Facebook collects a lot of data about its users – we all know that. Even though it makes us uncomfortable, we made our peace with this. But did you know, Facebook also collects your data even when you are not using Facebook? Most websites and apps use Facebook’s tracker to send users data back to Facebook for various reasons. Facebook, then uses those data to deliver better ads tailored especially for you. I knew it already that Facebook tracks users off Facebook, especially on those sites that use different Facebook products to improve experiences. But I had no idea to how extent Facebook tracks users.
To promote transparency, Facebook had announced it would launch a tool for users to control which site share data with Facebook. Facebook finally launched this tool and calling it the ‘Off-Facebook Activity‘ tool. This tool shows a summary of how much data Facebook has received from 3rd-party apps and sites. You can access the tool directly from HERE, or you can manually find it under Settings > Your Facebook information > Off-Facebook Activity. Before you check the tool, prepare yourself to be blown away. It is insane to see how much Facebook knows about you and tracks your activity everywhere, even when you are not using Facebook.
What Kind of Data Facebook Collects From Third-Party Sites?
According to the same tool, Facebook receives activity data from business and third-party sites to allow them to analyze how their websites or apps are performing.
Facebook also shared some example activities that Facebook may receive from other sites and apps. Those activities include:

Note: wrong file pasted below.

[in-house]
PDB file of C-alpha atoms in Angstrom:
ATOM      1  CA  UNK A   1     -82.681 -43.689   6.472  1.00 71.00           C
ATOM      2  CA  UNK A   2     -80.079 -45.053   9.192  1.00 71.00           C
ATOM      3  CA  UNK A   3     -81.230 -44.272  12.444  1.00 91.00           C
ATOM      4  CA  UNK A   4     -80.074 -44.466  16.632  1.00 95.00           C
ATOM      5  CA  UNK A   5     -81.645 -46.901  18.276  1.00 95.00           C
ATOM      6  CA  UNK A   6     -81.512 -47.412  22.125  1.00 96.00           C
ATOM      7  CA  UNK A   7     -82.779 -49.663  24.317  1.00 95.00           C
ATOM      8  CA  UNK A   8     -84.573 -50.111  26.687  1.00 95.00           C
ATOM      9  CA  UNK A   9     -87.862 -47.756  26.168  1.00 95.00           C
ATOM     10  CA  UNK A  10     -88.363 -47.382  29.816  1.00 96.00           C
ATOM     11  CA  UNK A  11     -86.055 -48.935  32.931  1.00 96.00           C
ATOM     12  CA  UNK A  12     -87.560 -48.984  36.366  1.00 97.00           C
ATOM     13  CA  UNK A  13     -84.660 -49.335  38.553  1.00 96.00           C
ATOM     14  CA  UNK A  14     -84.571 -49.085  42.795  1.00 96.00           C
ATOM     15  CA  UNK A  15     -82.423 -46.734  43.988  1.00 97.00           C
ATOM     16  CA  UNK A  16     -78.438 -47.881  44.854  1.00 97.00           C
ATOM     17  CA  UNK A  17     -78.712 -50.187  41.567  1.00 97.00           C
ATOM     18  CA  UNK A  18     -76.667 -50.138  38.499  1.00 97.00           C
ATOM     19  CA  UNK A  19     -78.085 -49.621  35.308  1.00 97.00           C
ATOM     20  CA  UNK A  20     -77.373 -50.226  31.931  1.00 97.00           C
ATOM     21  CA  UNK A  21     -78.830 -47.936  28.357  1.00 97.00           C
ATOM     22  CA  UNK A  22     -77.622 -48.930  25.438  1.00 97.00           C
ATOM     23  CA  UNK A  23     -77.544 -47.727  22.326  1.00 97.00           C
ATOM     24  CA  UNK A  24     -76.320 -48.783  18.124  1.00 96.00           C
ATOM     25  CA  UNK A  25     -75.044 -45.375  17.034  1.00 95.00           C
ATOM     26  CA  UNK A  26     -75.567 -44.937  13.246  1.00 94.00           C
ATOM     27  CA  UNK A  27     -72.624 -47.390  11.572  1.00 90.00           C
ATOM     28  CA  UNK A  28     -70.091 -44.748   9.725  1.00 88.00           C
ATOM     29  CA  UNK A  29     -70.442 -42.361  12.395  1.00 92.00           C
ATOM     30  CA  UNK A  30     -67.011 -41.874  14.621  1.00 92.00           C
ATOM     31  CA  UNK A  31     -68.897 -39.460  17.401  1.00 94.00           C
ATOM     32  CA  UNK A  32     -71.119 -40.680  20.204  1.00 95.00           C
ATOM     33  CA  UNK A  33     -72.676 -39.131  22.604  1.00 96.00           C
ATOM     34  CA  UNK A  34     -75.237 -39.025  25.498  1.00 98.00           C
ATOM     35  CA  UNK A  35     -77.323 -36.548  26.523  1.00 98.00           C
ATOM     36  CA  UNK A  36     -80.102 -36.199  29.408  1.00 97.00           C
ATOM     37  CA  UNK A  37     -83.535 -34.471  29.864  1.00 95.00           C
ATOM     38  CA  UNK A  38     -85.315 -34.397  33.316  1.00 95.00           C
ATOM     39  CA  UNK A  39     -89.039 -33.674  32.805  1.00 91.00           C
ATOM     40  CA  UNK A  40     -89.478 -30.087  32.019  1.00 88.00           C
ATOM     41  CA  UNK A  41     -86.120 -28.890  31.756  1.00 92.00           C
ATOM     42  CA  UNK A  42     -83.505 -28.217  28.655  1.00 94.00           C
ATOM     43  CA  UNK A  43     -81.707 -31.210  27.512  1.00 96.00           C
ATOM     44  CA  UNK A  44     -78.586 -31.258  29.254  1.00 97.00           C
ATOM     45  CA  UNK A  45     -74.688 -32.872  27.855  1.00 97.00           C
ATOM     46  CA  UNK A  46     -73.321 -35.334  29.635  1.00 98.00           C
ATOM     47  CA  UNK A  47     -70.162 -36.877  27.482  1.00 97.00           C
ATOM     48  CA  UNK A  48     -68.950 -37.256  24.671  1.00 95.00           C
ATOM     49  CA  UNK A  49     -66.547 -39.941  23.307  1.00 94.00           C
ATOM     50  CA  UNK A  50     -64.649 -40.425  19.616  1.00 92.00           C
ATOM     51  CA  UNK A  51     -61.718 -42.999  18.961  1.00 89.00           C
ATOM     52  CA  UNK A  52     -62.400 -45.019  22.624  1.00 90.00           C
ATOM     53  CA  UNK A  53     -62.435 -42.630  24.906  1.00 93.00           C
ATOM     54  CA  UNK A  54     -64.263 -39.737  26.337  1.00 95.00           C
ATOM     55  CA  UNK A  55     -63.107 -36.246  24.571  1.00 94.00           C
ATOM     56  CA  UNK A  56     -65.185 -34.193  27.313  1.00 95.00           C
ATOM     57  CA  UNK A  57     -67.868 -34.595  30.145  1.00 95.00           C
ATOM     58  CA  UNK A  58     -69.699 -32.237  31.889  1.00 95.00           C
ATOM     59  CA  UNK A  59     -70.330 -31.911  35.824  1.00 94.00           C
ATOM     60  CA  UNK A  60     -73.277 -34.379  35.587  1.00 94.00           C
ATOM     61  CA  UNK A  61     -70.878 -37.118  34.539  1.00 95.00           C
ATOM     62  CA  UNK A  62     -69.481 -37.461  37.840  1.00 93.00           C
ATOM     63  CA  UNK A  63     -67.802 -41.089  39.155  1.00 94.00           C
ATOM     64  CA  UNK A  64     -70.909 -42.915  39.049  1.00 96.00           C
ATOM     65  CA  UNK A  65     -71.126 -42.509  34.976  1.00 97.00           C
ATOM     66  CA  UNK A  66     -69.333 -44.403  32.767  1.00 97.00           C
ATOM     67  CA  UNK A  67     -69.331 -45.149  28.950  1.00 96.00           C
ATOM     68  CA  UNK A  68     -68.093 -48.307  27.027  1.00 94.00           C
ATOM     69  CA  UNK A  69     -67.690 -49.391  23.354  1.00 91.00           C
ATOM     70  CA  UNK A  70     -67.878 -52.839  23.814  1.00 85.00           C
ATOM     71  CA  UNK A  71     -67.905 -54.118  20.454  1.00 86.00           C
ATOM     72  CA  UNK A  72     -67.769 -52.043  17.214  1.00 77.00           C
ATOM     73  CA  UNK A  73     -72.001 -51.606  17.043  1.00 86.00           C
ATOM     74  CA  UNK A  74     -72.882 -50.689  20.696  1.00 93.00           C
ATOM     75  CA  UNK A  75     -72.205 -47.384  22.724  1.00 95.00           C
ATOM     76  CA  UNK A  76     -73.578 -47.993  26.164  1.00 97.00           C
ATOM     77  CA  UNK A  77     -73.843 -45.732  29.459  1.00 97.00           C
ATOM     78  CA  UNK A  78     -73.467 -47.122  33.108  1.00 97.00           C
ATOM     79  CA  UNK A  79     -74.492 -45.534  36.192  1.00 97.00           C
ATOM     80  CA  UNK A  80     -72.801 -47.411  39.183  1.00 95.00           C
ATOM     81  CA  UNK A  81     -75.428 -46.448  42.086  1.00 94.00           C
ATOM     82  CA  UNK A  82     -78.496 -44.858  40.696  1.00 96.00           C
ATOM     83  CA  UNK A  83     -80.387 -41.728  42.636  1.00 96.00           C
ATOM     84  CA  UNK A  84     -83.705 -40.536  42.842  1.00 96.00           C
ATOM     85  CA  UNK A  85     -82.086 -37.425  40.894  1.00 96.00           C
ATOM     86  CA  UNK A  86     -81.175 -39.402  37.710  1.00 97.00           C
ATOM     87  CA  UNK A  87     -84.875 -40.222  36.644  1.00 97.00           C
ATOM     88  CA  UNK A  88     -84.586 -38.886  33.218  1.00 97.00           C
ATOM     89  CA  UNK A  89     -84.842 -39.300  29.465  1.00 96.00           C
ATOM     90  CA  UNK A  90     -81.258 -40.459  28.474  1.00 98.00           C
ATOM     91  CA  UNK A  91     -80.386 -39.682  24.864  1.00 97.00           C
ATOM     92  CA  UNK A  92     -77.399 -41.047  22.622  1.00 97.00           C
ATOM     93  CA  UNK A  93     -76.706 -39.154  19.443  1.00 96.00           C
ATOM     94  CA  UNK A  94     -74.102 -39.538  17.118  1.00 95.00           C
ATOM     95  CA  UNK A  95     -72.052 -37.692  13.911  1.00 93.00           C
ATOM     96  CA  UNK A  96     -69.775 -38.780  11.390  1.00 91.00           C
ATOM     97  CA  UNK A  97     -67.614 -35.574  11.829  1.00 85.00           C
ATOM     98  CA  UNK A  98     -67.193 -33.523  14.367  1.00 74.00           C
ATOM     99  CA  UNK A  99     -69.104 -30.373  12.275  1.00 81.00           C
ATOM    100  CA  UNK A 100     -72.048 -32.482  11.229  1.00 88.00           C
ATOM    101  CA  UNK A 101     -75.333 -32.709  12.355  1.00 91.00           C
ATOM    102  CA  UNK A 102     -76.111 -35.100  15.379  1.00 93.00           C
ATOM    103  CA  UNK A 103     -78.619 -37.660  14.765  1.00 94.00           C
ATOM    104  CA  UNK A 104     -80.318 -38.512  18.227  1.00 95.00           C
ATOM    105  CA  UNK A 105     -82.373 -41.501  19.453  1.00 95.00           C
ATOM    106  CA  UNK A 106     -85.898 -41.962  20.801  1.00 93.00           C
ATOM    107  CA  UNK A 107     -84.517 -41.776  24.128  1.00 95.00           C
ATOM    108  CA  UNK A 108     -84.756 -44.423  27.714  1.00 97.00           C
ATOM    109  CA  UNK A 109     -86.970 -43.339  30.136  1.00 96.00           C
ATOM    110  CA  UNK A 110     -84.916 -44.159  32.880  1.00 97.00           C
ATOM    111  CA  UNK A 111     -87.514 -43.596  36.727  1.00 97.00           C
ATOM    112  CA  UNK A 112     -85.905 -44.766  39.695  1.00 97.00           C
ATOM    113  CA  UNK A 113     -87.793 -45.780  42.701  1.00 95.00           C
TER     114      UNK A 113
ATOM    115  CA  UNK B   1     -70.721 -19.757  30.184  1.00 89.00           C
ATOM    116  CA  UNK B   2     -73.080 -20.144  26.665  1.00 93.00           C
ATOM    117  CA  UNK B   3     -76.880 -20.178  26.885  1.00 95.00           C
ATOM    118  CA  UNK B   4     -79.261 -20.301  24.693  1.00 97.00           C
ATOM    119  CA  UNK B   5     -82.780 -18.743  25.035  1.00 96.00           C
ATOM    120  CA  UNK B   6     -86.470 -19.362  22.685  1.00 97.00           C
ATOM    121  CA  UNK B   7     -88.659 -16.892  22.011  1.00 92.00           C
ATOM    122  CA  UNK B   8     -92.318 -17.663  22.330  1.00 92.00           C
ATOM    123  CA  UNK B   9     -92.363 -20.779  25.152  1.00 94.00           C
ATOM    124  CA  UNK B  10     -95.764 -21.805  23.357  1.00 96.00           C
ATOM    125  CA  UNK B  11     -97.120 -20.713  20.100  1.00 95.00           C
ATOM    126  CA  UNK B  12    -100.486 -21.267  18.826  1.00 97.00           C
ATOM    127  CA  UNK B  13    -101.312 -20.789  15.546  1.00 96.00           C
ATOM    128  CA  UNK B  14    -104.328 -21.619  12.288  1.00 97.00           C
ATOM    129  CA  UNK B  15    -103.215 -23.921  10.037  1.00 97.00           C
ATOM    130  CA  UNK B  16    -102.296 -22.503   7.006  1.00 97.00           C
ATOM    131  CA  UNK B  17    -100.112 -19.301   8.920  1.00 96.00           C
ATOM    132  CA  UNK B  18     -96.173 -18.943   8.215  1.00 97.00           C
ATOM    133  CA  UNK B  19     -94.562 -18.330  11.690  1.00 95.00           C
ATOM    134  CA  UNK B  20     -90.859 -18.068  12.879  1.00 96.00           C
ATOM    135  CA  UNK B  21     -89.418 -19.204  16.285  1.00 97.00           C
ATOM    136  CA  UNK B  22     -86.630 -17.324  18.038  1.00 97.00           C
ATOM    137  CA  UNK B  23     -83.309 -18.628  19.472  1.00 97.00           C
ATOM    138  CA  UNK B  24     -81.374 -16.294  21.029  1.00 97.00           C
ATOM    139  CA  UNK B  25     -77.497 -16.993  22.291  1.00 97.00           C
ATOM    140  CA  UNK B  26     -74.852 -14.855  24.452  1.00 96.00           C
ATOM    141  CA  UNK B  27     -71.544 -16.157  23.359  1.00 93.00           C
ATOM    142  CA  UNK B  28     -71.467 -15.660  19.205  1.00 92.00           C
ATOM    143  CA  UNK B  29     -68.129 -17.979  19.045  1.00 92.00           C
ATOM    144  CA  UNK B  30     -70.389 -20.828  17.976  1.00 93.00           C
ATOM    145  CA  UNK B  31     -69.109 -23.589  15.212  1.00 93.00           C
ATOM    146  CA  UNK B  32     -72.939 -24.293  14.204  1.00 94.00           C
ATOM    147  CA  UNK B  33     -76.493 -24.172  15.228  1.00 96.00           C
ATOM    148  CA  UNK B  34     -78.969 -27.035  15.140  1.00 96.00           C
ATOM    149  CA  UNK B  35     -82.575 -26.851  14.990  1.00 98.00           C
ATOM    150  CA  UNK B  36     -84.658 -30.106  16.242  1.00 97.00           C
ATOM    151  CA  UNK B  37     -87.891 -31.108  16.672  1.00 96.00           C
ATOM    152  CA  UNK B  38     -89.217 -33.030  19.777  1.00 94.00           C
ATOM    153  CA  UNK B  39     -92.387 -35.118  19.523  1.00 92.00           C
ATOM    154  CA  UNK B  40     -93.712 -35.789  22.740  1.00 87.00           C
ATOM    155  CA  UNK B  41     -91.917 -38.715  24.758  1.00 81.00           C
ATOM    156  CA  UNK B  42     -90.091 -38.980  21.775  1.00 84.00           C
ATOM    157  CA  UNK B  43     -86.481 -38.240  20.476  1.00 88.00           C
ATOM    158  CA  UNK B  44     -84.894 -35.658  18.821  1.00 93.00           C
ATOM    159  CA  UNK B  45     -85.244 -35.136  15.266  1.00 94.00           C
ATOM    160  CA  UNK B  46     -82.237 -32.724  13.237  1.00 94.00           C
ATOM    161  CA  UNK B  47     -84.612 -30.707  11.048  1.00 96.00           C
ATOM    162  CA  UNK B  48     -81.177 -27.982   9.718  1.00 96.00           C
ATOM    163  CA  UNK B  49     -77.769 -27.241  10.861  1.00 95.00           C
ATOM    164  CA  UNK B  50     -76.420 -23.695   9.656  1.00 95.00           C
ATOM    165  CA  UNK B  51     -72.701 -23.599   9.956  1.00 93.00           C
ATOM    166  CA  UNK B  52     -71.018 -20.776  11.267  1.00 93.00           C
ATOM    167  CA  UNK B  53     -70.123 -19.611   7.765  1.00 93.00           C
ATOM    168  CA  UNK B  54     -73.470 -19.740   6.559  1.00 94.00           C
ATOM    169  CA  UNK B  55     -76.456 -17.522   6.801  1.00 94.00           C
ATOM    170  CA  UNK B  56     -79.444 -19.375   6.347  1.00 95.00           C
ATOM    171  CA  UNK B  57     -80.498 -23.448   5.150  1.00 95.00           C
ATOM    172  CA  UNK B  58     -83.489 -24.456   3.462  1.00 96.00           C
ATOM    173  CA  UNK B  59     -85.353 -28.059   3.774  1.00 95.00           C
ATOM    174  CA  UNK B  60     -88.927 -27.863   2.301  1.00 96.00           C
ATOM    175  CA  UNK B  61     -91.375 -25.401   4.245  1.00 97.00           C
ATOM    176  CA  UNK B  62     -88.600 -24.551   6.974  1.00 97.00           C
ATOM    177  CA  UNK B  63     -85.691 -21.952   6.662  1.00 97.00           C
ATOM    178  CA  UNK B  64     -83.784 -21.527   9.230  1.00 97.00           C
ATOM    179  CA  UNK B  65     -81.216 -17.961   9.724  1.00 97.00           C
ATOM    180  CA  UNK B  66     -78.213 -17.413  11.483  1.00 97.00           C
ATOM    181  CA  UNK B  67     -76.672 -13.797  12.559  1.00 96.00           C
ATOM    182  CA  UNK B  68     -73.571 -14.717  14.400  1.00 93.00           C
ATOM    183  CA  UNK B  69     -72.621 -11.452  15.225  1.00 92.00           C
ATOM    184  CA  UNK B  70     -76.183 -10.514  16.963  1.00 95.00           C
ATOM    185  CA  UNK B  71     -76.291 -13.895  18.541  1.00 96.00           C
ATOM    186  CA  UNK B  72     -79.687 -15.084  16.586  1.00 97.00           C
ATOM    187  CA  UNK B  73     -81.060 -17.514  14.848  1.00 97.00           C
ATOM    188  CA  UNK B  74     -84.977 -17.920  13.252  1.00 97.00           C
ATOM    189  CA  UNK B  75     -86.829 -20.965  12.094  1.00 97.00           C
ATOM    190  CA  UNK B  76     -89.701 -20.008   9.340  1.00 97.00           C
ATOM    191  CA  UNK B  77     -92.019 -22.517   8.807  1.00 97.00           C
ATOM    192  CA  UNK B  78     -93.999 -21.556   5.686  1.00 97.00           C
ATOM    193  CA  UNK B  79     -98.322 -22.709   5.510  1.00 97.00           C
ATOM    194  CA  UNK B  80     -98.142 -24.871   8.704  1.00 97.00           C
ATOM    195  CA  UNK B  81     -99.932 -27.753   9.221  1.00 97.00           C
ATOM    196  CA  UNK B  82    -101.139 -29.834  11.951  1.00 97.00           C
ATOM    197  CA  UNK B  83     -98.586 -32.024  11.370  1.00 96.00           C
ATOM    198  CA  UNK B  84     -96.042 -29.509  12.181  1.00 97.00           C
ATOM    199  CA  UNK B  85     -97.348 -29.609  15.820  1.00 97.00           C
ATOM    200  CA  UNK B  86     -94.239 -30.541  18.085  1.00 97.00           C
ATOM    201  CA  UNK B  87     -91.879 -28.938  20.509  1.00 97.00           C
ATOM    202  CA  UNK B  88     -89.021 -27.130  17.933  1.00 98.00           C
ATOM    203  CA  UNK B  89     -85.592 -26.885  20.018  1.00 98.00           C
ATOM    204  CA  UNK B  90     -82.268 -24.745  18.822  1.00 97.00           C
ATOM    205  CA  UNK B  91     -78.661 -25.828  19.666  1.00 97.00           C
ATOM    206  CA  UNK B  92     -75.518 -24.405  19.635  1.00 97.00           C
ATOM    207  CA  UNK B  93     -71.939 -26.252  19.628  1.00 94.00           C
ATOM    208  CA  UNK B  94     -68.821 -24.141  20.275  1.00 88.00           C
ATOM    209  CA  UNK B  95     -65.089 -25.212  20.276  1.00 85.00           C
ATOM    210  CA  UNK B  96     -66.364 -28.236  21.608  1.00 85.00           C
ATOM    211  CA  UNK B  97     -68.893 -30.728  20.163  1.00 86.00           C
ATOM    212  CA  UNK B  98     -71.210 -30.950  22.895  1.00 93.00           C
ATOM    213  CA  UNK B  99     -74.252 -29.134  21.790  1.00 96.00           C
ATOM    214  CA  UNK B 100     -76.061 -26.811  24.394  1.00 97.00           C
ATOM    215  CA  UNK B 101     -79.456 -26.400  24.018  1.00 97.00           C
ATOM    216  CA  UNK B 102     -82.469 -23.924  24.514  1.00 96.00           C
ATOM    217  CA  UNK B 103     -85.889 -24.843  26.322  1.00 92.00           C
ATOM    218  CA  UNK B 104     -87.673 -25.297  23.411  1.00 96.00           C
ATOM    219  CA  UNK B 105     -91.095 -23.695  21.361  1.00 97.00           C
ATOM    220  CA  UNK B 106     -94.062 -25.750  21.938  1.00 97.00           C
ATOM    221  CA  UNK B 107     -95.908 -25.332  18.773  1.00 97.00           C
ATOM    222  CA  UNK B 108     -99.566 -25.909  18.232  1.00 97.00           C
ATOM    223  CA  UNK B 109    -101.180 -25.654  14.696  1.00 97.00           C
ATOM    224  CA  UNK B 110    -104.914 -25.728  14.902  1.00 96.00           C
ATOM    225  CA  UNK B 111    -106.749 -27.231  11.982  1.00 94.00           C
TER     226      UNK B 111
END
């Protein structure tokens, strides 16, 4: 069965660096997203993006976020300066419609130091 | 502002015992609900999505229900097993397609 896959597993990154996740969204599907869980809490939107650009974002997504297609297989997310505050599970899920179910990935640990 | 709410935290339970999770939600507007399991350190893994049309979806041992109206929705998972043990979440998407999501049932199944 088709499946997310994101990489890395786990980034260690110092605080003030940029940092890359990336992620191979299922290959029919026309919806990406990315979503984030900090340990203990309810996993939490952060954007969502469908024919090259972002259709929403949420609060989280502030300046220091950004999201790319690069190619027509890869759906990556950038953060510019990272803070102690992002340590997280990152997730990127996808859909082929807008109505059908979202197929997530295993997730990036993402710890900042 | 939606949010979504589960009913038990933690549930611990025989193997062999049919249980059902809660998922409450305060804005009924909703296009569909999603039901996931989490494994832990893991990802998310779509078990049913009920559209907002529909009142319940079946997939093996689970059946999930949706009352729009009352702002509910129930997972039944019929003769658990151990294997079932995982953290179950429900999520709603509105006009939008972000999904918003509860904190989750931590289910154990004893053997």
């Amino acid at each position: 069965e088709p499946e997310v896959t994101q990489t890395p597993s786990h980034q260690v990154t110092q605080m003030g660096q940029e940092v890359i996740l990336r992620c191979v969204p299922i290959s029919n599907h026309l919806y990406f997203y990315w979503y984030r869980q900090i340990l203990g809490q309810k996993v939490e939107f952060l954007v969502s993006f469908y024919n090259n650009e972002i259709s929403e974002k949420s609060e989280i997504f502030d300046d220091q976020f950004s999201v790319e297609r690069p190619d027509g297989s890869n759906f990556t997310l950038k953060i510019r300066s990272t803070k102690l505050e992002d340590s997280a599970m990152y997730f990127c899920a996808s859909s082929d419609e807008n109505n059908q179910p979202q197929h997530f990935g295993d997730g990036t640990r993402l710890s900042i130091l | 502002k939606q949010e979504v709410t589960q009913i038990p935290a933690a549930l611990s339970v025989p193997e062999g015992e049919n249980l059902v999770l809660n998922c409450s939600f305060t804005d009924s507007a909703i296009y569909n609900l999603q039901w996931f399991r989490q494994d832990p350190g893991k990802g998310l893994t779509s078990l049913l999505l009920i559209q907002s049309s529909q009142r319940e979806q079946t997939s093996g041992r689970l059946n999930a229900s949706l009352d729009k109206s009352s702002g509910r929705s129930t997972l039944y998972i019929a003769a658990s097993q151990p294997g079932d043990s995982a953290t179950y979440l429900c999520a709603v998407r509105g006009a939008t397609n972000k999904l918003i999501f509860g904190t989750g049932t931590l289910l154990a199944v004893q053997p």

- Opened an app
- Logged in to app with Facebook
- Visited a website
- Searched for an item
- Added an item to a wishlist
- Added an item to a basket
- Made a purchase
- Made a donation
Depending on the sites, Facebook may receive different kinds of data and custom data. Facebook says that they prohibit “businesses and organisations from sharing sensitive information with us, including health and financial data.“
What Does Facebook Do With All These Activity Data?
According to Facebook, it uses those data to shows things you might be interested in, such as events. It also uses those data to show relevant ads about a new product or service. It says it doesn’t sell your data to anyone neither does it share your identity with the website that shared your activity data to Facebook.
When you visit the Off-Facebook activity tool page, you will see a list of all the apps and sites that shared data about you with Facebook. Clicking on each site or app will reveal slightly more about the kind of data is shared with Facebook. There is also an option to “turn-off future activity” from that particular app or website.
Instead of individually turning off future activity collection, you can use the “Manage Future Activity” option on the off-Facebook activity toll page and turn of activity tracker for all apps and websites.
Remember that turning off future activity won’t stop Facebook from collecting data. It will just disconnect the data from your account. That means, you may still see ads based on your activity, but it won’t as specific as it used to be.
It feels like there is no escape from Facebook and its tracker. But at least it is now giving more control about how and when it collects data. I am not a big fan of Facebook knowing all these about me, but I am happy that Facebook is doing something to give us some control over our data. What do you think of this new feature introduced by Facebook? Let’s discuss this in the comment section.